Maybe you’re already wondering why I’m suggesting you need to set aside creative time for your children or students. Most children are quite imaginative, and develop creative thinking skills just by encountering new things every day. The importance of creativity in education, particularly in the form of arts exposure, is also fairly well accepted.
Unfortunately, creative exploration is usually seen as auxiliary to learning rather than a necessity in a well-rounded education. When funding is cut, the arts are often among the first thing to go. As children get older, their day to day lives – including school lessons – become less novel and more routine. When we look at the definition of creativity – the ability to make new things or think of new ideas – we can see that it’s not fanciful, it’s actually quite mundane. Most adults are required to be creative in their jobs, and I’m referring to a broad range of careers here. Construction workers, lawyers, plumbers, doctors – and workers in many other fields that fall far from what we consider the arts – need to be able to think on their feet and produce new things or ideas.
The first exposure children have to creativity as a concept is through guided play. Though young children are curious by nature, creativity is slightly more structured, and can be cultivated by parents and educators. When interacting with kids during guided play time, look for learning opportunities. Encourage questions, and just as importantly, ask your child questions. Focus on simple toys and materials that promote experimentation, like blocks, paint, and playdough.
As children get older, we teach facts, figures, and formulas to be memorized and repeated. Once students reach middle and high school, they’re generally expected to write essays that go beyond the book reports and creative writing exercises of elementary school. Unfortunately, this is also the time period where plagiarism can become an issue. In a survey of 24,000 students at 70 high schools, Donald McCabe (Rutgers University) found that 58 percent of those students admitted to plagiarism. It’s easy to blame this type of cheating on laziness or poor researching skills. I think it’s also worth considering how many of these students think it’s more important that their work be completely correct, rather than taking a chance on their own thesis, analysis, and arguments – and risking being wrong. As educators, and parents, it’s important we’re careful not to chastise students for making incorrect inferences or asking uninformed questions. Instead, we should encourage curiosity and divergent thinking – at every age.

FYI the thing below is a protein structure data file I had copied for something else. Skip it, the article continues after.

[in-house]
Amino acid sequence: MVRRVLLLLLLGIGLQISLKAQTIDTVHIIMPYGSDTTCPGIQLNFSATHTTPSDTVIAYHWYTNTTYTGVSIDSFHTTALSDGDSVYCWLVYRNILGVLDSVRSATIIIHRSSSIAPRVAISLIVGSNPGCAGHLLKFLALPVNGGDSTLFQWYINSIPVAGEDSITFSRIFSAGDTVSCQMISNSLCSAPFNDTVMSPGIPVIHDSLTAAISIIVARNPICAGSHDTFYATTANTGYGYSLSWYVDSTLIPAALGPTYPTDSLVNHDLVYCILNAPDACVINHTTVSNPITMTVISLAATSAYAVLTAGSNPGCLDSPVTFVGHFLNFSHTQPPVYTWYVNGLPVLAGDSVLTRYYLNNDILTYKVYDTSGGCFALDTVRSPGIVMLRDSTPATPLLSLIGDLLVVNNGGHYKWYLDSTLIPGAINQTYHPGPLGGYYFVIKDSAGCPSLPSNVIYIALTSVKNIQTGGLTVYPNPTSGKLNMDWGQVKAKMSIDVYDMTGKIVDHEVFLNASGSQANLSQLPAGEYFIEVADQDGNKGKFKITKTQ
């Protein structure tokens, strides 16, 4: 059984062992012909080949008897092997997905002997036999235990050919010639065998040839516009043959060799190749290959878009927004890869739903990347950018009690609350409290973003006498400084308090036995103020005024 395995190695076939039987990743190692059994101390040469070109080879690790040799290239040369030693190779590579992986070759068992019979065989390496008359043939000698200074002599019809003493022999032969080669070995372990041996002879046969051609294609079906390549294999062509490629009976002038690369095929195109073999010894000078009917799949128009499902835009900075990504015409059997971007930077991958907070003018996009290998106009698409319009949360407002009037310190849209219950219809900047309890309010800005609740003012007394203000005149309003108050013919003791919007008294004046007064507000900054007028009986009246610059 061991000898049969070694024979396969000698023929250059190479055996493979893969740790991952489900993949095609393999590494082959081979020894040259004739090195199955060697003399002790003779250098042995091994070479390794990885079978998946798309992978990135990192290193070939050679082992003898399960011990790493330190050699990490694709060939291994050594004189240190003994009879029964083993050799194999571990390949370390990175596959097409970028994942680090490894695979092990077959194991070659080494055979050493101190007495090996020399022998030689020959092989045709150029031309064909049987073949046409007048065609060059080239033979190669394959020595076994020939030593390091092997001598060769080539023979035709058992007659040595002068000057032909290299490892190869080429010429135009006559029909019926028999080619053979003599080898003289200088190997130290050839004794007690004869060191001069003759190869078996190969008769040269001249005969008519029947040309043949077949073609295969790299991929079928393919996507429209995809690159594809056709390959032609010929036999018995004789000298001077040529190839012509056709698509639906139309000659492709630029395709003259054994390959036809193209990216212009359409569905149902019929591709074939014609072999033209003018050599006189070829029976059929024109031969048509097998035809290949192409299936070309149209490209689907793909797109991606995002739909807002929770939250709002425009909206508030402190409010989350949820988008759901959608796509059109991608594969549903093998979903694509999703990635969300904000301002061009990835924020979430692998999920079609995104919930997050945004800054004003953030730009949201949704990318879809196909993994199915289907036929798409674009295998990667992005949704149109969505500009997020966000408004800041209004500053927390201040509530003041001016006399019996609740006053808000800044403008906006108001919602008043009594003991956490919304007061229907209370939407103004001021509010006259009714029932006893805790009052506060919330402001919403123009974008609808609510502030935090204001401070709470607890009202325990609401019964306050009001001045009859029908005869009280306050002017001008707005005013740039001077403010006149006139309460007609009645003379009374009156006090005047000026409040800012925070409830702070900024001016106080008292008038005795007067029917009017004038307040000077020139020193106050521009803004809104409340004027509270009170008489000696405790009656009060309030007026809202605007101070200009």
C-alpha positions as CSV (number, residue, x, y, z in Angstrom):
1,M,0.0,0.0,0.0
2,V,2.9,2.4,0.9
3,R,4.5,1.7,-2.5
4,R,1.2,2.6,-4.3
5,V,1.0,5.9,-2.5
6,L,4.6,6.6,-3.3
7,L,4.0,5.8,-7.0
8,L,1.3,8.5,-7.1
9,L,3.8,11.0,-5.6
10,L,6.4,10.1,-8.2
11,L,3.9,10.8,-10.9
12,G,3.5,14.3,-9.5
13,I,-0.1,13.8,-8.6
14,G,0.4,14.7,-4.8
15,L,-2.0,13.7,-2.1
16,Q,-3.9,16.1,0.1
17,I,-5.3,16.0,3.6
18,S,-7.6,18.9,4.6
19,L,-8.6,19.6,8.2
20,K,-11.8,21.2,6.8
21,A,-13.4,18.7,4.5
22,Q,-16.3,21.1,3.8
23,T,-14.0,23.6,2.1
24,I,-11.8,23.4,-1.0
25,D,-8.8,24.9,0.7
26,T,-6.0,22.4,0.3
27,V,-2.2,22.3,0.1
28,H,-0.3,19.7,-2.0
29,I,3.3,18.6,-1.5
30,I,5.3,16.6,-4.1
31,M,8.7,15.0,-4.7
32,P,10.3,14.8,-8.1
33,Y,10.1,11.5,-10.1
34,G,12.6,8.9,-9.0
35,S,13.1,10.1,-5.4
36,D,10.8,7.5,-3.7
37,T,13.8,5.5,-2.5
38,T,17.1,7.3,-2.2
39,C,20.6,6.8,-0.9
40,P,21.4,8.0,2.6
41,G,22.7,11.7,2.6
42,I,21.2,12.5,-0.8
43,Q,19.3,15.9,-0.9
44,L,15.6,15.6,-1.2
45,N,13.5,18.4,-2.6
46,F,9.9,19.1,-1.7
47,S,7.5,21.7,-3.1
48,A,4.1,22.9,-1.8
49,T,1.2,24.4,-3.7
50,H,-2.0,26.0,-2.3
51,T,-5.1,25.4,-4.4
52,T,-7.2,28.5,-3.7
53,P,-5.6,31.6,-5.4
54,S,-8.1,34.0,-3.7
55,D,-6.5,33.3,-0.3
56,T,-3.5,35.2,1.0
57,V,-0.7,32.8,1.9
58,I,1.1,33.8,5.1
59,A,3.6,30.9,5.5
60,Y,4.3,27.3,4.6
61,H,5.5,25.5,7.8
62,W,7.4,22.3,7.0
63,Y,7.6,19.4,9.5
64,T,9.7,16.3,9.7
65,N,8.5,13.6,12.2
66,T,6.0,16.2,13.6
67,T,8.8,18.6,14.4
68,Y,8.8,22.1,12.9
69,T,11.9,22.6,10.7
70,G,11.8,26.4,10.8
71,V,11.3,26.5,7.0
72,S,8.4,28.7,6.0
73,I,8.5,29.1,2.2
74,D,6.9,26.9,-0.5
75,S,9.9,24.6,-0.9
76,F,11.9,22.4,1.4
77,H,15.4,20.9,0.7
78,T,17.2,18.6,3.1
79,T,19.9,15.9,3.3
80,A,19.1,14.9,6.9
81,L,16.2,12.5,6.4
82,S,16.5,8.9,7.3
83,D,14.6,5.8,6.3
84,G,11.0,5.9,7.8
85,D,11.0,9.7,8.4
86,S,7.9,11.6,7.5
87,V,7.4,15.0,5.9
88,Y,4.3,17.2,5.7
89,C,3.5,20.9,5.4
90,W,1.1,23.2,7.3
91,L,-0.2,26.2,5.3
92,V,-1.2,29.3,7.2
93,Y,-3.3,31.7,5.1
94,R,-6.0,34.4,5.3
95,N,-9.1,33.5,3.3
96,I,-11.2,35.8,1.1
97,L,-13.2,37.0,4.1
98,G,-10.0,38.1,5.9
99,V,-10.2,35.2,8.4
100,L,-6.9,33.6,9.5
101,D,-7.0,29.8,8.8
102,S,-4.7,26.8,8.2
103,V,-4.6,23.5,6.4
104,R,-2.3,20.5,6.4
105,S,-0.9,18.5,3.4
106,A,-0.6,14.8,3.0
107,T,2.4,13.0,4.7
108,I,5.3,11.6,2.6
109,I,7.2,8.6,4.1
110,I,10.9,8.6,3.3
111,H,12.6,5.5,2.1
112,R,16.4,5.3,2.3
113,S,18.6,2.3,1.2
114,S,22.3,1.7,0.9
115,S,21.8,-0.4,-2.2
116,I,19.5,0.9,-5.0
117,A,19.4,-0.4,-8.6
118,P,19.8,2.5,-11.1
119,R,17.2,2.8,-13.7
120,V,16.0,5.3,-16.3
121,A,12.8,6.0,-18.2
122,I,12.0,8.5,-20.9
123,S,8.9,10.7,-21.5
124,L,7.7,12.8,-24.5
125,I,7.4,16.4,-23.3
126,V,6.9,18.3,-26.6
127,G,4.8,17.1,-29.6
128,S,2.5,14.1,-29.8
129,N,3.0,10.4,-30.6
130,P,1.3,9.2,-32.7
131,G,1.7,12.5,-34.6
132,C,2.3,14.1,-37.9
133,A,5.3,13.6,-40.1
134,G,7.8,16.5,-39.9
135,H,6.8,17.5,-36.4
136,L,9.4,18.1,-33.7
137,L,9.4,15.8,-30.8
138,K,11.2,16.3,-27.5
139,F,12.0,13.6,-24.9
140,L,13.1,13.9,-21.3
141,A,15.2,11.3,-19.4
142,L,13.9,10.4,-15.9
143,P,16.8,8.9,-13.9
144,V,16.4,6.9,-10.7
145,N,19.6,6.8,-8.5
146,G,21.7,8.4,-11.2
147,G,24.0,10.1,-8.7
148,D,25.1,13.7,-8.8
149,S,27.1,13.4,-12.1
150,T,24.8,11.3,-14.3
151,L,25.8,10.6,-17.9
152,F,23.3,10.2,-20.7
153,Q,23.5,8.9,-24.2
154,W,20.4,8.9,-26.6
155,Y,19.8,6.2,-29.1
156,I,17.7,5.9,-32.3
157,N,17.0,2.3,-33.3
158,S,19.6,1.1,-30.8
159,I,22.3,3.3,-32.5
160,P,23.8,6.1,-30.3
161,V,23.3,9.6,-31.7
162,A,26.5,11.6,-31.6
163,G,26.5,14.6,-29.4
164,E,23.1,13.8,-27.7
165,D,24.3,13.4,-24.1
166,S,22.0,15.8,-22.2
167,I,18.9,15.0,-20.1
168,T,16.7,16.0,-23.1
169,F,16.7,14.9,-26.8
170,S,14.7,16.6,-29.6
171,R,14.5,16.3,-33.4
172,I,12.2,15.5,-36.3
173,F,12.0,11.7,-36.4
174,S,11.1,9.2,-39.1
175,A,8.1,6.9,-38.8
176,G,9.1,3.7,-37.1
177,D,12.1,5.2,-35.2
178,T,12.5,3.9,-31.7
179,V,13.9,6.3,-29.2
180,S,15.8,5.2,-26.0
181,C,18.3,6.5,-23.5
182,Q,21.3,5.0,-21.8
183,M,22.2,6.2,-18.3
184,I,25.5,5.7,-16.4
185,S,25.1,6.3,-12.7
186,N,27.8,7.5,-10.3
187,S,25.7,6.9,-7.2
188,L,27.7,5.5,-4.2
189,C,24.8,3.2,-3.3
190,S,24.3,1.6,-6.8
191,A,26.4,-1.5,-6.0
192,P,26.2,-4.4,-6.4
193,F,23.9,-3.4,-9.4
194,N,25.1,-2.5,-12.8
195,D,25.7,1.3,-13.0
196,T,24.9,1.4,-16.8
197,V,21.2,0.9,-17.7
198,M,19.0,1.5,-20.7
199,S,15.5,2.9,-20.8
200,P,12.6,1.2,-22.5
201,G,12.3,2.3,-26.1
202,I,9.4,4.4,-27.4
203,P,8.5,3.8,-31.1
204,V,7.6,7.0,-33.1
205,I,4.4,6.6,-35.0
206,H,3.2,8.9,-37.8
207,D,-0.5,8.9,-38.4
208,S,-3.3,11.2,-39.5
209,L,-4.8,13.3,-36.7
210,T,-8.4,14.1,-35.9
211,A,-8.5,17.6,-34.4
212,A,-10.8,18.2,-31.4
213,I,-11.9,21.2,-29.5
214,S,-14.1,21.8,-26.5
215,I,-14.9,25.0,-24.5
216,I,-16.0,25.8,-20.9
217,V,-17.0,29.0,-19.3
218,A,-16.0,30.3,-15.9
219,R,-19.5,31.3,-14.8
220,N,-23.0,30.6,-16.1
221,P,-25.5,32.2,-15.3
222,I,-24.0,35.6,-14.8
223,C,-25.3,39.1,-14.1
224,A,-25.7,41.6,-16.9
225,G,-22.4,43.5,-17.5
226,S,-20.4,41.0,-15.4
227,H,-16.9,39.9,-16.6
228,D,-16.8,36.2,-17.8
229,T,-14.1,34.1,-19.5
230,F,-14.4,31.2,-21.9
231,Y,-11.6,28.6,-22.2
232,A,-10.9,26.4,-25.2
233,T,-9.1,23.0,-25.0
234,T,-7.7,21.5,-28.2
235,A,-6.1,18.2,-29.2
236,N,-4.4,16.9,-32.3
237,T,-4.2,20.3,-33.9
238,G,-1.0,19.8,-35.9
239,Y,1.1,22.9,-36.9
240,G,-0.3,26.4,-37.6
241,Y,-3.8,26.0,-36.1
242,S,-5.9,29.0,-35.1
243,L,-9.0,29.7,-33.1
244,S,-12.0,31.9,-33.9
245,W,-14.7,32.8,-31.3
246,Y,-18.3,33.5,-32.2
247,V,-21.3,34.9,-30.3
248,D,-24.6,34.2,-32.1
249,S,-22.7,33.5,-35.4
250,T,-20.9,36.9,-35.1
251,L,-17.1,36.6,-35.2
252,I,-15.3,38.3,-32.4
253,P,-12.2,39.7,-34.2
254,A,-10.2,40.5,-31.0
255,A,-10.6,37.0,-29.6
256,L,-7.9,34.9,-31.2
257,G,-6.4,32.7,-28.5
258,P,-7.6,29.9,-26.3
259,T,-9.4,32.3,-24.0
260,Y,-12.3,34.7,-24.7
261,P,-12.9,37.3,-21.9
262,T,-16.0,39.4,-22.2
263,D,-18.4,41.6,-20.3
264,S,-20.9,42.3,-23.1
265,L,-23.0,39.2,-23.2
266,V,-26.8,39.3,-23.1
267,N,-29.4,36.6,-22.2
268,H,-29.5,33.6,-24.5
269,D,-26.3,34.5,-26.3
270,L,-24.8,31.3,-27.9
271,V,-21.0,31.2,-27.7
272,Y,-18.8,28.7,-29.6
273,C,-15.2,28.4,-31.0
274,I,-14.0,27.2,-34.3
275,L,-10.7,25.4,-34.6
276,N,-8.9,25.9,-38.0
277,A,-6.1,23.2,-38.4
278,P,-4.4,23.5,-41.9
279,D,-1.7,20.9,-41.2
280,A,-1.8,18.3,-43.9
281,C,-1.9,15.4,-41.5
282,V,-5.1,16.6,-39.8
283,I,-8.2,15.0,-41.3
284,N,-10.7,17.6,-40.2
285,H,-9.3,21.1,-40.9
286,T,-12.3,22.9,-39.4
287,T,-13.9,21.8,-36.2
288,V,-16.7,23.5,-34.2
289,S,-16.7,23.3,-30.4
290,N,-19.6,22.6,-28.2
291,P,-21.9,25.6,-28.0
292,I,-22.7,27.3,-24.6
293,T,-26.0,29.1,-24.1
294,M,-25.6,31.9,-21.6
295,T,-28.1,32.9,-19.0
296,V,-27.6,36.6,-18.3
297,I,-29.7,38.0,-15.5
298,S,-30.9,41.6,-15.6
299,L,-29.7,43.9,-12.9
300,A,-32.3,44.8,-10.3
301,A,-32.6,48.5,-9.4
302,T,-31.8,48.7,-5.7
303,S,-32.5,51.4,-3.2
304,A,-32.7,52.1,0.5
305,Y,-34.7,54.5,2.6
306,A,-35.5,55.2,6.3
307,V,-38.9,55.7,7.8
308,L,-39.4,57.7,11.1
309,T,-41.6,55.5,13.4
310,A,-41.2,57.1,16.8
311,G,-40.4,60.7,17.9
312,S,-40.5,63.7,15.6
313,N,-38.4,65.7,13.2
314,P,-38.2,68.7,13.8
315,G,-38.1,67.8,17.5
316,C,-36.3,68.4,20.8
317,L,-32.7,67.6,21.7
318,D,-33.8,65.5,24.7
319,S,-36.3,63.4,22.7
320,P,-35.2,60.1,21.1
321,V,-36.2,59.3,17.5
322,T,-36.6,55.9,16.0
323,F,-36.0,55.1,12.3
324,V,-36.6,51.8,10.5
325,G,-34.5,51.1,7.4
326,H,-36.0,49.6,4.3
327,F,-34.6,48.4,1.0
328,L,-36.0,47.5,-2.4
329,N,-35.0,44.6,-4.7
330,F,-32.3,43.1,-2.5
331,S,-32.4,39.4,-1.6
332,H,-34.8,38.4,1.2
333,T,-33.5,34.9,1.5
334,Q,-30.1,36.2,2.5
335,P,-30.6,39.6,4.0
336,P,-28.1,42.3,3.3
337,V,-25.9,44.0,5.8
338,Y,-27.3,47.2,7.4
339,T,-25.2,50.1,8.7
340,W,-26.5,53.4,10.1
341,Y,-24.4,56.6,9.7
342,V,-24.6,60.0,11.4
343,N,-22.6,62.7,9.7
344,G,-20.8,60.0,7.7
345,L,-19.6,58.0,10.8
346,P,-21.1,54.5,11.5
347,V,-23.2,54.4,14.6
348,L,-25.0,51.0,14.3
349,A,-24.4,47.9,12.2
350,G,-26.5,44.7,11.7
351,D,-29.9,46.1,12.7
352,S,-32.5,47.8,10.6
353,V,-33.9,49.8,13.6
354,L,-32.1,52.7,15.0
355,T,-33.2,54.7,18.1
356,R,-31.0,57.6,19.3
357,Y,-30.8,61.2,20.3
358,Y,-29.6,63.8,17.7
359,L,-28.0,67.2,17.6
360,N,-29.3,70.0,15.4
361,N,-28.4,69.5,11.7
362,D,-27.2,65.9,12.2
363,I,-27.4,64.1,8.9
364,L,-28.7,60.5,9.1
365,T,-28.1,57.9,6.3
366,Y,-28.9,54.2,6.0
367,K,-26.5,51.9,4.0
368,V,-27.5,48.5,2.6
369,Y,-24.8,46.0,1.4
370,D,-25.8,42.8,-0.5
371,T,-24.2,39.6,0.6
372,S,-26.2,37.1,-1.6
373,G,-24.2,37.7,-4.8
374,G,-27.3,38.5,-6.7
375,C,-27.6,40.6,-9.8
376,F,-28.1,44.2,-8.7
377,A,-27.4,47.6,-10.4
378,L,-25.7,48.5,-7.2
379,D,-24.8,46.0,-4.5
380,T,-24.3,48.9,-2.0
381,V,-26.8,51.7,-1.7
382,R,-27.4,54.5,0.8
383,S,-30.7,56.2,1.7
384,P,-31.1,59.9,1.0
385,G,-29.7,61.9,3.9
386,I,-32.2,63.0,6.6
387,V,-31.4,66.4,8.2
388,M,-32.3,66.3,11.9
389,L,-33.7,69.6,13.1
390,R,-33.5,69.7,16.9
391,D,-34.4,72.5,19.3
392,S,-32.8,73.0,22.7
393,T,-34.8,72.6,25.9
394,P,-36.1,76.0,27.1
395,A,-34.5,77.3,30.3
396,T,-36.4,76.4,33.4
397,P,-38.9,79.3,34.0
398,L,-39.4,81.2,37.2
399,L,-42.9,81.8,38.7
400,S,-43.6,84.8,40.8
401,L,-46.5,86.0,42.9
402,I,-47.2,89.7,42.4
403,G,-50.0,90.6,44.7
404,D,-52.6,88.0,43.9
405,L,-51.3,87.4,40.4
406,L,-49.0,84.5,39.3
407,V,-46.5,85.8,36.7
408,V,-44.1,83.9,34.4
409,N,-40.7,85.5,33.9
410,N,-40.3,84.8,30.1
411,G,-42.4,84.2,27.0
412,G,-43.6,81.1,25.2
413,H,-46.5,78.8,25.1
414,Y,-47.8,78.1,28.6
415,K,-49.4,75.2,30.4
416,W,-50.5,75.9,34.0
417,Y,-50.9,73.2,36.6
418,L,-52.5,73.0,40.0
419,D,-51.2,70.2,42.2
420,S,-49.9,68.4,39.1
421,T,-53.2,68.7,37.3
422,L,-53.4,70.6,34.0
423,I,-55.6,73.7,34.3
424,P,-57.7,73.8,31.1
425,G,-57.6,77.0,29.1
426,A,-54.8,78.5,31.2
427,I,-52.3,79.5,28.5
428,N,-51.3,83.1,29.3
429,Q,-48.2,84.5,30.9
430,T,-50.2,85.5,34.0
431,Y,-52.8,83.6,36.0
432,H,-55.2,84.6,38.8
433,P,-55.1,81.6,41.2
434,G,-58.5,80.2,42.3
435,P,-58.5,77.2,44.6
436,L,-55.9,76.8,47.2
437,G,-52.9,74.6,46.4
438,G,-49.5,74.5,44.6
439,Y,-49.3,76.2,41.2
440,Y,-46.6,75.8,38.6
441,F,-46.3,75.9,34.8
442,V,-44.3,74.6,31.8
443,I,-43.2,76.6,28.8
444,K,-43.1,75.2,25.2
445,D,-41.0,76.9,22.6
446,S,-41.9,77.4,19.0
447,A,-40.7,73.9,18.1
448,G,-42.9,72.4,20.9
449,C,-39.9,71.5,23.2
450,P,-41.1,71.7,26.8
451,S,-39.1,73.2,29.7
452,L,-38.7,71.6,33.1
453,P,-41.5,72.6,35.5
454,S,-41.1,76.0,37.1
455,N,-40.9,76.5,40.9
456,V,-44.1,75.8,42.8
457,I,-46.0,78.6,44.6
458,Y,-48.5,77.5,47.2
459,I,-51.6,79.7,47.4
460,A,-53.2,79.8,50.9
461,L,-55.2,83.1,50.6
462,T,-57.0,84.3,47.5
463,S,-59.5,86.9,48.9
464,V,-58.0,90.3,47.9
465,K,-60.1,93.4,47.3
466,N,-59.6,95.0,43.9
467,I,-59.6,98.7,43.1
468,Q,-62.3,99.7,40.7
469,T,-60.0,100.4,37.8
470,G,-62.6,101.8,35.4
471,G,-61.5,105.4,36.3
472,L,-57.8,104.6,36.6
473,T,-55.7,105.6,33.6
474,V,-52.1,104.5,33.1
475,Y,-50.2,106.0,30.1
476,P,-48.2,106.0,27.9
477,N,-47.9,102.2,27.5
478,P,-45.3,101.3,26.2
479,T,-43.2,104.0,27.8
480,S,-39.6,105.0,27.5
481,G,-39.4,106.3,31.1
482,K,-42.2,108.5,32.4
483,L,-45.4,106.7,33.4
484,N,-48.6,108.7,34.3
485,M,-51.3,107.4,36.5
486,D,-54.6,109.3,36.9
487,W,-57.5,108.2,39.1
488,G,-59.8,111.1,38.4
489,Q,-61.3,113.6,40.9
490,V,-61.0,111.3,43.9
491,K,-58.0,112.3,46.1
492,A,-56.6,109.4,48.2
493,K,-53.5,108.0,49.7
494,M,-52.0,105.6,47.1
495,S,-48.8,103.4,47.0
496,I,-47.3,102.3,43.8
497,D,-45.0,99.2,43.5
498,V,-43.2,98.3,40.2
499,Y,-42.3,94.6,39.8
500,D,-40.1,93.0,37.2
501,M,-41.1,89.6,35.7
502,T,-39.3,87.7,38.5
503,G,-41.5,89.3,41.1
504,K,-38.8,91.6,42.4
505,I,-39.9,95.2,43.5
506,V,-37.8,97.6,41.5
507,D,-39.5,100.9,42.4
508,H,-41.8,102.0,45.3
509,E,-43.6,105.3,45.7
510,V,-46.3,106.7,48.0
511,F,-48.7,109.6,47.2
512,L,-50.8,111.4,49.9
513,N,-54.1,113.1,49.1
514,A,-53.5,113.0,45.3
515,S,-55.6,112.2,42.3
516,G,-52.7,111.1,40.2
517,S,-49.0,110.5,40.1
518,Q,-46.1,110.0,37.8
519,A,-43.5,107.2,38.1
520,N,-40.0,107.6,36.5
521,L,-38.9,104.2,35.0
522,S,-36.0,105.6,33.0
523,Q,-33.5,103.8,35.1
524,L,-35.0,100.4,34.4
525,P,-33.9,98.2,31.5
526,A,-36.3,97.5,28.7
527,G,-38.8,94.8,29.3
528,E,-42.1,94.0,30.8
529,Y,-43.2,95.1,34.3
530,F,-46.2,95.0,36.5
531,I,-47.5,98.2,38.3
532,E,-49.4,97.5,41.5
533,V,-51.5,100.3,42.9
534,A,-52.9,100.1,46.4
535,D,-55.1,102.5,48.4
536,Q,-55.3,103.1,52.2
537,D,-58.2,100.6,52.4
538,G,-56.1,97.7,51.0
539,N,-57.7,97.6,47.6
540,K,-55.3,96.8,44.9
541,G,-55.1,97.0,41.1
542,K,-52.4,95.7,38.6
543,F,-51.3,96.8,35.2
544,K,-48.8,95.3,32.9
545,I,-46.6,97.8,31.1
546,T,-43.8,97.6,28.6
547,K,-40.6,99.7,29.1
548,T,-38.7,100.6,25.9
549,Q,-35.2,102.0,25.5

I’ve mentioned some careers that are not arts related, but what about those that are? There’s a good chance that some of the kids in any classroom will grow up to be artists, innovators, or work in a creative field like architecture, marketing, or software design. The creative process should be part of an interdisciplinary education and is critical for success in many fields, and essential for the creative industries. In the past few years, the idea of STEAM – integrating science, technology, engineering, arts, and math – has become a popular, yet contested, offshoot of more traditional STEM programs. Studies have proved that exposure to arts programming has countless benefits. For those of you critical STEAM programs, I encourage you to focus on the real-world application of ingenuity derived from the arts.
How do you encourage creativity at home or in the classroom? Do you think STEAM is as valuable at STEM education, or do you think arts programming should be distinct? Share your thoughts in the comments!